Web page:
- the powers can only be exercised in respect of the matter or question specified in the LegCo resolution;
- the President may excuse a witness from answering a question or production of documents if the answer or the document is of a private nature and does not affect the subject of the inquiry;
- the witness is entitled to the same right or privilege as before a court of law, except the privilege against self-incrimination;
- by a resolution of LegCo passed on 25 May 1994, the authority for determining whether a claim for public interest immunity is with the chairman and deputy chairman of the Panel;
- if the evidence being sought relates to matters relating to the security of Hong Kong, only a public officer acting with the consent of the Governor may give such evidence;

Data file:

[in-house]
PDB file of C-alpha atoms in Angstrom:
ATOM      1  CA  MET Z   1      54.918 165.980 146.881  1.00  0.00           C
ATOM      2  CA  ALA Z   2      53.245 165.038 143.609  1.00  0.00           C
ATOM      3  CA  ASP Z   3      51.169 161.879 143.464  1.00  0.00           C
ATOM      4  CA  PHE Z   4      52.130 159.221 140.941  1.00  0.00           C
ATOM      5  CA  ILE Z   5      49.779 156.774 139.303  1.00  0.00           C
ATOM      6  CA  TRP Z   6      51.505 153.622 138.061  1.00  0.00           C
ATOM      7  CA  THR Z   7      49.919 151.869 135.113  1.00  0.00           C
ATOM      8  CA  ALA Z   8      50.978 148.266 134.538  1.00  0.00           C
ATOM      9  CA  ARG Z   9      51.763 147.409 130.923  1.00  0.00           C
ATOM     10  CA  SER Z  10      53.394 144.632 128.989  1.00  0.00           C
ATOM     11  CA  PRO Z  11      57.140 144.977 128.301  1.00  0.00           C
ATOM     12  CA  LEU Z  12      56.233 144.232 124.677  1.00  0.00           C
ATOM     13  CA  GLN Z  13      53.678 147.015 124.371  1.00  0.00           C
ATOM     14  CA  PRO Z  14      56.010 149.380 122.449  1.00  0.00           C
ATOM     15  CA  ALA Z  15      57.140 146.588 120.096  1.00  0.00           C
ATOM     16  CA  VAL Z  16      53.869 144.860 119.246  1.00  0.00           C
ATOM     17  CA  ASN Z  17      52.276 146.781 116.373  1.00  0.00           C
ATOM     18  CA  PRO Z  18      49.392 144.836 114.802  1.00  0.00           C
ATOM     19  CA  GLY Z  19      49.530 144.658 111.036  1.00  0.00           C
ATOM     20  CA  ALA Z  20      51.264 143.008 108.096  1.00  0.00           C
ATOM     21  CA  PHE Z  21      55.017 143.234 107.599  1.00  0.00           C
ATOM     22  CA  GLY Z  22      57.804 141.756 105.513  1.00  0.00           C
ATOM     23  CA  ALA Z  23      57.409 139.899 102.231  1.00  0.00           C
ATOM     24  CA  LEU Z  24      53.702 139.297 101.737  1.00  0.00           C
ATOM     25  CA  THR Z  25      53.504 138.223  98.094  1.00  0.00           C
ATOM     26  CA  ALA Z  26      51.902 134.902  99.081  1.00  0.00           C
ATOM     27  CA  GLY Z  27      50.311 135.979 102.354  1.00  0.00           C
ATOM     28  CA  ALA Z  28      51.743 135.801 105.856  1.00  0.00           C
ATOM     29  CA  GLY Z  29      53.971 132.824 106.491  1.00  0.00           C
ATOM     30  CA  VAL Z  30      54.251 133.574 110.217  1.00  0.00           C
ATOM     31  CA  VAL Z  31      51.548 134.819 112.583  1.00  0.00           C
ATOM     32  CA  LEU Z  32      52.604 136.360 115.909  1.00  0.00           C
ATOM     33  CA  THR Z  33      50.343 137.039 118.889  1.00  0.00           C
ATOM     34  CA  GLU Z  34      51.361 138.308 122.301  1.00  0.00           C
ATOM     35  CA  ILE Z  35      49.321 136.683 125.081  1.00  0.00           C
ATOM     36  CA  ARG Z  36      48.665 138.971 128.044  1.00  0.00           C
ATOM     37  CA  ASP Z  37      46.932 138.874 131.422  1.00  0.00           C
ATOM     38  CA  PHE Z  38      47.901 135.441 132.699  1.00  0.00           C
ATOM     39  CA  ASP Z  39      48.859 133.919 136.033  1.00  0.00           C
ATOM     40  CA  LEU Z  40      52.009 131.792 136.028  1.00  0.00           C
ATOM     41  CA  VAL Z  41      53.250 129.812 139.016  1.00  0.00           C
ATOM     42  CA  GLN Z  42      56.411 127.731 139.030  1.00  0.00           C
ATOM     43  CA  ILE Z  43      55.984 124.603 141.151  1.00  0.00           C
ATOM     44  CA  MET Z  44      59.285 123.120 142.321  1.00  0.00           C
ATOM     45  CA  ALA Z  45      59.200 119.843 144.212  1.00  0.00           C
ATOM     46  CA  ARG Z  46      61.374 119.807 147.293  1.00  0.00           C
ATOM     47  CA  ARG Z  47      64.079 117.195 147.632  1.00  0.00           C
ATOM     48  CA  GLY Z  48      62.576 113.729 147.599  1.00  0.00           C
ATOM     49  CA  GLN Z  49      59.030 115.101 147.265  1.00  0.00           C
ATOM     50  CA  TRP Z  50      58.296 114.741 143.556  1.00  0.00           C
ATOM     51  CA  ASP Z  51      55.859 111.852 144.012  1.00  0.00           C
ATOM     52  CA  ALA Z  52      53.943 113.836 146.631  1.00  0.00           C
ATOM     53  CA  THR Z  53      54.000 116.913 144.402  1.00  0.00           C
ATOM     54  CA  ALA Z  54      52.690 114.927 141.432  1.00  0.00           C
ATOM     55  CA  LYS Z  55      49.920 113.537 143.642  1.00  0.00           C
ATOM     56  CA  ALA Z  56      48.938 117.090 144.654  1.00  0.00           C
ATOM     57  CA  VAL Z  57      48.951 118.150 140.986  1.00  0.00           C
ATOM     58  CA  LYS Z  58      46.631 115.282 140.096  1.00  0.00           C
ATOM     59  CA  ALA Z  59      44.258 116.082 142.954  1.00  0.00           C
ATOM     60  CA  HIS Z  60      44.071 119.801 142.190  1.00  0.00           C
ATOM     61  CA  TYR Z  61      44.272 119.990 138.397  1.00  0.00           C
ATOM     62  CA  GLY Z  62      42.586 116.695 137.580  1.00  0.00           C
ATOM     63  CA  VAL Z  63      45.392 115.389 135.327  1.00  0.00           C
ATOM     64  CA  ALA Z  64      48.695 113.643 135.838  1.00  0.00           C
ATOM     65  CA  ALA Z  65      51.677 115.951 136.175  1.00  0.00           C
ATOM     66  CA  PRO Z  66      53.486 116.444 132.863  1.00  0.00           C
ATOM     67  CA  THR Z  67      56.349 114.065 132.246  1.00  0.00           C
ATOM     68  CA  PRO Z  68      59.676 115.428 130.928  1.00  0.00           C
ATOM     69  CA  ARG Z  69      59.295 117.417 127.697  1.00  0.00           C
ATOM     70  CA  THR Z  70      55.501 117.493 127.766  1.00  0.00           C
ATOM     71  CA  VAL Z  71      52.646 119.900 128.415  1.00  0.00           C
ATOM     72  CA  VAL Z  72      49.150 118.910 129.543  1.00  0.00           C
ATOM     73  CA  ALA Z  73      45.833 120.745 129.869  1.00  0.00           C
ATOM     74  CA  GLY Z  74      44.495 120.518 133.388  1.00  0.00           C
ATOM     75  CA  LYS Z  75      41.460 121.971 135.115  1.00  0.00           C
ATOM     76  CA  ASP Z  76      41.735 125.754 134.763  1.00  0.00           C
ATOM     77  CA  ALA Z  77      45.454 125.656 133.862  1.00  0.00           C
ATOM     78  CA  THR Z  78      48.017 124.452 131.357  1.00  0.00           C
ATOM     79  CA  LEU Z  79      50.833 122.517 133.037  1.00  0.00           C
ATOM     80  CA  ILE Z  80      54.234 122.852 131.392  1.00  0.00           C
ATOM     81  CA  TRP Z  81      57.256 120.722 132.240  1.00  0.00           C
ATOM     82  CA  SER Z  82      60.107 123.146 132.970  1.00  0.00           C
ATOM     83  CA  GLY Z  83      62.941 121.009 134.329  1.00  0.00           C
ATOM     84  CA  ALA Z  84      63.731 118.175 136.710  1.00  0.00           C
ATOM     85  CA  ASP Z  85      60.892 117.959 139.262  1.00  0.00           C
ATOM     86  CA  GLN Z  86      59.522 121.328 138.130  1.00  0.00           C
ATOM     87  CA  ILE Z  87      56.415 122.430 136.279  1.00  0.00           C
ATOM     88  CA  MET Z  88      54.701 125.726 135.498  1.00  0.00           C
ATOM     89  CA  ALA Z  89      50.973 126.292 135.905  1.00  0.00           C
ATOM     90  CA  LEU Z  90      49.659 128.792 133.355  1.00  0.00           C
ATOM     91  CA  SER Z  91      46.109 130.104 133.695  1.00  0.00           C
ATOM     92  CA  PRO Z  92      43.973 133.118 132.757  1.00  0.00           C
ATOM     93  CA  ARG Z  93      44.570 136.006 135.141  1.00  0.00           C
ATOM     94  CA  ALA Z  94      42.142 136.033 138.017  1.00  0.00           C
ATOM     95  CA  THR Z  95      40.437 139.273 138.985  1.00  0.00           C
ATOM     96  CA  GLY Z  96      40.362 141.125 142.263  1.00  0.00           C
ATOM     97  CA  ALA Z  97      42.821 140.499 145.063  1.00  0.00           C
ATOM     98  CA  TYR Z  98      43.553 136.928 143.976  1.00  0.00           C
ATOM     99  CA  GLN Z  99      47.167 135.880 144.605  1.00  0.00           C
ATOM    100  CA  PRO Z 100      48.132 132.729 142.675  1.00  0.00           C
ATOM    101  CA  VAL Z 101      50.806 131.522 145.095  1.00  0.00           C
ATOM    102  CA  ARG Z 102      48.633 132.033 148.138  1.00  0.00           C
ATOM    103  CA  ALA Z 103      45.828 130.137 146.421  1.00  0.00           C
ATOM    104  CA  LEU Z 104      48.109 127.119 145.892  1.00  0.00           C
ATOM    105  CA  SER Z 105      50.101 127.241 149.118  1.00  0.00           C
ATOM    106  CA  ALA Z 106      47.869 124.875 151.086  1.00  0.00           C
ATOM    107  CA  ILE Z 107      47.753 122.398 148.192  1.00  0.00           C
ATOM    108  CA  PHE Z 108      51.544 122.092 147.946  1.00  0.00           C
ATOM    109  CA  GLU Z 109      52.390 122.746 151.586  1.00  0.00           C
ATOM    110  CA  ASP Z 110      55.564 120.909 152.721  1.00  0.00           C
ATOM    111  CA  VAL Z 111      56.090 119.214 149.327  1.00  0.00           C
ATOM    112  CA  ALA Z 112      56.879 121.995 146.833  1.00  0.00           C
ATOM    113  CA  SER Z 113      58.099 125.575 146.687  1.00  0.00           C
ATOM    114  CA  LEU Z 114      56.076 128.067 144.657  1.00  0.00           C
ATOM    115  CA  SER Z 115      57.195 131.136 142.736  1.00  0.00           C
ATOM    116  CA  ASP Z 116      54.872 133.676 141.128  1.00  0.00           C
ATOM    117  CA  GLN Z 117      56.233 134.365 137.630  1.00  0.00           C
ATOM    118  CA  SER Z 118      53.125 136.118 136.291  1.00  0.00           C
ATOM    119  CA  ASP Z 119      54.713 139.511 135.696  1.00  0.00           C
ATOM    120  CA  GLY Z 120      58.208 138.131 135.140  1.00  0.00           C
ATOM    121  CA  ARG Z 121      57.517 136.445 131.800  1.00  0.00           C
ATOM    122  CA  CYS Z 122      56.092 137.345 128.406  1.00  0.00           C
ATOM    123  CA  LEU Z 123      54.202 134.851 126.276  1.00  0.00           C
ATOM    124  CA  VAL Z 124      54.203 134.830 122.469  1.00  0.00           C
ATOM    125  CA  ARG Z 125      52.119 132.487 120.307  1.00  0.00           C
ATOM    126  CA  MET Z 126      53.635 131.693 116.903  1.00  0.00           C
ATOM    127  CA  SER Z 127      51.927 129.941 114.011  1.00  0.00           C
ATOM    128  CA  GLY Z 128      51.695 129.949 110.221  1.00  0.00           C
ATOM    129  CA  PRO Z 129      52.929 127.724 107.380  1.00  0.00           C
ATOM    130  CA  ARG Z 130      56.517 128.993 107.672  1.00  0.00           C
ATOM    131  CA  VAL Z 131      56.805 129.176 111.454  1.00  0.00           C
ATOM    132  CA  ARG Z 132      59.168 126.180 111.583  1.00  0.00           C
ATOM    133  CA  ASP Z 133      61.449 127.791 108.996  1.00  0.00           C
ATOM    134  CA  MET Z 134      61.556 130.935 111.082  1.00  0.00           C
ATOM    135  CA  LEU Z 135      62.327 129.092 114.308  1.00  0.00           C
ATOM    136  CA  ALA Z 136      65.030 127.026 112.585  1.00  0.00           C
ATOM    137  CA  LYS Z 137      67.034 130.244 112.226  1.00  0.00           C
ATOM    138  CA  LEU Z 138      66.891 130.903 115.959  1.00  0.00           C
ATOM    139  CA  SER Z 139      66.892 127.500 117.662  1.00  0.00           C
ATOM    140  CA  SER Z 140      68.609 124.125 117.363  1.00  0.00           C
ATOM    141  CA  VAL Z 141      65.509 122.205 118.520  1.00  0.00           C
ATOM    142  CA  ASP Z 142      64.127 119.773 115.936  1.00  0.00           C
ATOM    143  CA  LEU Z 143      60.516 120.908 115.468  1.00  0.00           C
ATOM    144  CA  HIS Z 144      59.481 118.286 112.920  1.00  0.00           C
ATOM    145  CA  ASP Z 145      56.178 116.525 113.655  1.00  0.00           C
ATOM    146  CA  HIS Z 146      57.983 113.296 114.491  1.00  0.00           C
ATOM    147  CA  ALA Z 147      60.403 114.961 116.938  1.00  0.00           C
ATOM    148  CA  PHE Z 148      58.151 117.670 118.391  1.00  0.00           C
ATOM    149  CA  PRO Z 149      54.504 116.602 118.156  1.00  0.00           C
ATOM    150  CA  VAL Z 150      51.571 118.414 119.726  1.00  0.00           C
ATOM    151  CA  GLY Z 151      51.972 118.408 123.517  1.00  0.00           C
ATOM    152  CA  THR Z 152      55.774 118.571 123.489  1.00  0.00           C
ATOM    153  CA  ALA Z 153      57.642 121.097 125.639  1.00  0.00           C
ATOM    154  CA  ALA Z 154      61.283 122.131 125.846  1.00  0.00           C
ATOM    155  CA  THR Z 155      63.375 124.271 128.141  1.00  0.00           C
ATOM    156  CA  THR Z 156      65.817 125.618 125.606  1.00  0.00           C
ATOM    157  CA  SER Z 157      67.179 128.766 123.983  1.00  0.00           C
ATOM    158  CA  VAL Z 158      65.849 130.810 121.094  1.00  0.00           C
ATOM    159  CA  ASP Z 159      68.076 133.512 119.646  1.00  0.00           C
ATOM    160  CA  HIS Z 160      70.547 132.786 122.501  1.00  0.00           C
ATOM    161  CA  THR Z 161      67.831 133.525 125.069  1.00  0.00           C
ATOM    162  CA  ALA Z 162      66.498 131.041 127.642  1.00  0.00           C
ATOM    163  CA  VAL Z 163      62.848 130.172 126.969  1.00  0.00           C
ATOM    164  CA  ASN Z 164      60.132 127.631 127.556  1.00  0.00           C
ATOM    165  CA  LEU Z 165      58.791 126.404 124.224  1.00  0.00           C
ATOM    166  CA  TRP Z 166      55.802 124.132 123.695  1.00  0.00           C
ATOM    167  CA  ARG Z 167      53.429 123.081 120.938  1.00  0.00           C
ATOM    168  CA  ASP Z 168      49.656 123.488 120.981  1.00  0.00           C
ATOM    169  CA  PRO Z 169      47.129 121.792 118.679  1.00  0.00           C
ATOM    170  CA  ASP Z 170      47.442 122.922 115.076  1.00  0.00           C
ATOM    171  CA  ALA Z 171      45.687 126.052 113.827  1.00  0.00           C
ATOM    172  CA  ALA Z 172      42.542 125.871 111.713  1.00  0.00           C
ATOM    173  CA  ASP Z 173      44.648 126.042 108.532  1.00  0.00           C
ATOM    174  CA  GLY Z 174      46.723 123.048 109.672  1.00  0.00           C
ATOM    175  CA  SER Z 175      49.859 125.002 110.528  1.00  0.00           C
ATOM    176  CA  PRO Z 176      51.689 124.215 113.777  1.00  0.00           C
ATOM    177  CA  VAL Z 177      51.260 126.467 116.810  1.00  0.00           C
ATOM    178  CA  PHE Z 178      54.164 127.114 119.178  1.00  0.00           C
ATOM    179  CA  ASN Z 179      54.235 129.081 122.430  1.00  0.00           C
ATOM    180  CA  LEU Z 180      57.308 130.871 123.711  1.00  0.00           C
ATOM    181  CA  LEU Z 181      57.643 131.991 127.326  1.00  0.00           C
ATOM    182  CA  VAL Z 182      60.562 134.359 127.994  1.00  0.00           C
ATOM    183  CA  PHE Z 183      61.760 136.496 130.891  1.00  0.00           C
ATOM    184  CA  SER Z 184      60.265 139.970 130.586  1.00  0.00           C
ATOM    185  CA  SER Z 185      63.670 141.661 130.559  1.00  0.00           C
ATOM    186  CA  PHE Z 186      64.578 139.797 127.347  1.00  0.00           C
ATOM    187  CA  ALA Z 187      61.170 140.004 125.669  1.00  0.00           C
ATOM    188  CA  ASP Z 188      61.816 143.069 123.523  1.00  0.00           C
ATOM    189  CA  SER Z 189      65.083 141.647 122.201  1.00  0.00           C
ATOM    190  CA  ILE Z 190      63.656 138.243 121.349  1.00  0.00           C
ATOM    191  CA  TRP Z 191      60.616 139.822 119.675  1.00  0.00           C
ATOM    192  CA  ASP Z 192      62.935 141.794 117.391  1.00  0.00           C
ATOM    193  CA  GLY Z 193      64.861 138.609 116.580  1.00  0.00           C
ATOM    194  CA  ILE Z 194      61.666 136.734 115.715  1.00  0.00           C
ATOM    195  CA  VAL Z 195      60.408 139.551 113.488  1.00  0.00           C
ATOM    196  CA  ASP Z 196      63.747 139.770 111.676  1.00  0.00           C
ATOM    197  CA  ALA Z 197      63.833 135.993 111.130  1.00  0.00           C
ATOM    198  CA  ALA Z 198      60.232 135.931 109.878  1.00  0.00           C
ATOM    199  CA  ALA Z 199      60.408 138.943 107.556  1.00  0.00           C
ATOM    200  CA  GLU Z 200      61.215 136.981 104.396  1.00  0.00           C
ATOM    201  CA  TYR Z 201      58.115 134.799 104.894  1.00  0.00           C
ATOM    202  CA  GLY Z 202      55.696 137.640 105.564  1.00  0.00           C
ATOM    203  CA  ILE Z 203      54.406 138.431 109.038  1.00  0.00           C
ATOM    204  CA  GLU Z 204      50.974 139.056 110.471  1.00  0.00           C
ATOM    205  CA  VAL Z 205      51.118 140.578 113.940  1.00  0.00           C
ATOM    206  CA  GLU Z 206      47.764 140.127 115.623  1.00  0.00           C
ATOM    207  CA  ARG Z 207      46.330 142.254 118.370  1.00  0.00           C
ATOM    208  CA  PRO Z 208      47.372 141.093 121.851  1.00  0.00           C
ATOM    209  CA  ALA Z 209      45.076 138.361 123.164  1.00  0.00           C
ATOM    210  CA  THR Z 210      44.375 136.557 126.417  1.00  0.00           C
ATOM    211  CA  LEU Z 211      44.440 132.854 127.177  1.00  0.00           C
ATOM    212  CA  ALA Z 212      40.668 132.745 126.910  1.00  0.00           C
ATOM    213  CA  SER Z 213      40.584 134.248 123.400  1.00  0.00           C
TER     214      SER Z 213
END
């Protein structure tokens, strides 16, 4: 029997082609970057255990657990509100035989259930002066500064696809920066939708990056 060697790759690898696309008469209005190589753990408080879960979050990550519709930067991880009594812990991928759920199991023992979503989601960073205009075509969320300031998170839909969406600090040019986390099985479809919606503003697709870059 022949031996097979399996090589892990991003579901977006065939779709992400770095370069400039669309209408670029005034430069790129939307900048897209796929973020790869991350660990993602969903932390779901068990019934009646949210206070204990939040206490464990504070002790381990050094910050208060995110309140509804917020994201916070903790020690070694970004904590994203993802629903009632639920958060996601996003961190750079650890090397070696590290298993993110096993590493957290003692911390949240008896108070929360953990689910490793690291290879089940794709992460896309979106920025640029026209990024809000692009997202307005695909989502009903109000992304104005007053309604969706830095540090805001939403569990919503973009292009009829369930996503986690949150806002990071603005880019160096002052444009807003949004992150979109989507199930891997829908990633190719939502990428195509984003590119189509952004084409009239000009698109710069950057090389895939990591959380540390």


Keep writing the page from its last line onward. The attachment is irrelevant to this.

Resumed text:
- consent of the Attorney General is required for institution of prosecution for an offence under the Ordinance.
4. In terms of likely constraints or limitations, Members will note from their experience with inquiries conducted by LegCo that they vary from case to case depending on the nature of the subject matter in question. As regards cases where a witness does not wish to answer questions or produce documents, subject to provisions relating to the Presidents power to excuse the witness and other rights or privileges available to the witness, the Panels authority is similar to that of a court of law. However, while a court has the power to punish contempt, prosecutions for contempt can only be instituted with the consent of the Attorney General. Members should also note that although a Panel does not operate under well-defined rules of evidence and practice and procedures like those applicable to a court, it may determine its own practice and procedure under LegCo Standing Order No. 60E(16).